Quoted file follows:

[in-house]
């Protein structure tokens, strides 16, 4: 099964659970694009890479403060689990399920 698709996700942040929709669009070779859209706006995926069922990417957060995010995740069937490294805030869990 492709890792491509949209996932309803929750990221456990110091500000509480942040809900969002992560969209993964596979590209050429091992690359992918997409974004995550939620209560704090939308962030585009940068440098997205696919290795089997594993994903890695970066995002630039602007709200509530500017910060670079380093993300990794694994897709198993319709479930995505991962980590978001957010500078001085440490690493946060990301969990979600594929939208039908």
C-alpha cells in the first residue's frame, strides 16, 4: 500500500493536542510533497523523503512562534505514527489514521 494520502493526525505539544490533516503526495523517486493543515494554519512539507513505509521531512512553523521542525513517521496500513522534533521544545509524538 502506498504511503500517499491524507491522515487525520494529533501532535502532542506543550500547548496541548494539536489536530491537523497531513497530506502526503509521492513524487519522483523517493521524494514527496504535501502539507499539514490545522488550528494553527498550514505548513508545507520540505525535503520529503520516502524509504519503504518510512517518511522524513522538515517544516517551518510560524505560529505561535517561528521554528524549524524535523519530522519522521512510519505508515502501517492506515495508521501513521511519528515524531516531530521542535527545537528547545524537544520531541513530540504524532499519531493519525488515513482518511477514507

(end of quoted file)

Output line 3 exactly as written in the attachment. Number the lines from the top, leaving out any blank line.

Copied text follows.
C-alpha cells in the first residue's frame, strides 16, 4: 500500500493536542510533497523523503512562534505514527489514521 494520502493526525505539544490533516503526495523517486493543515494554519512539507513505509521531512512553523521542525513517521496500513522534533521544545509524538 502506498504511503500517499491524507491522515487525520494529533501532535502532542506543550500547548496541548494539536489536530491537523497531513497530506502526503509521492513524487519522483523517493521524494514527496504535501502539507499539514490545522488550528494553527498550514505548513508545507520540505525535503520529503520516502524509504519503504518510512517518511522524513522538515517544516517551518510560524505560529505561535517561528521554528524549524524535523519530522519522521512510519505508515502501517492506515495508521501513521511519528515524531516531530521542535527545537528547545524537544520531541513530540504524532499519531493519525488515513482518511477514507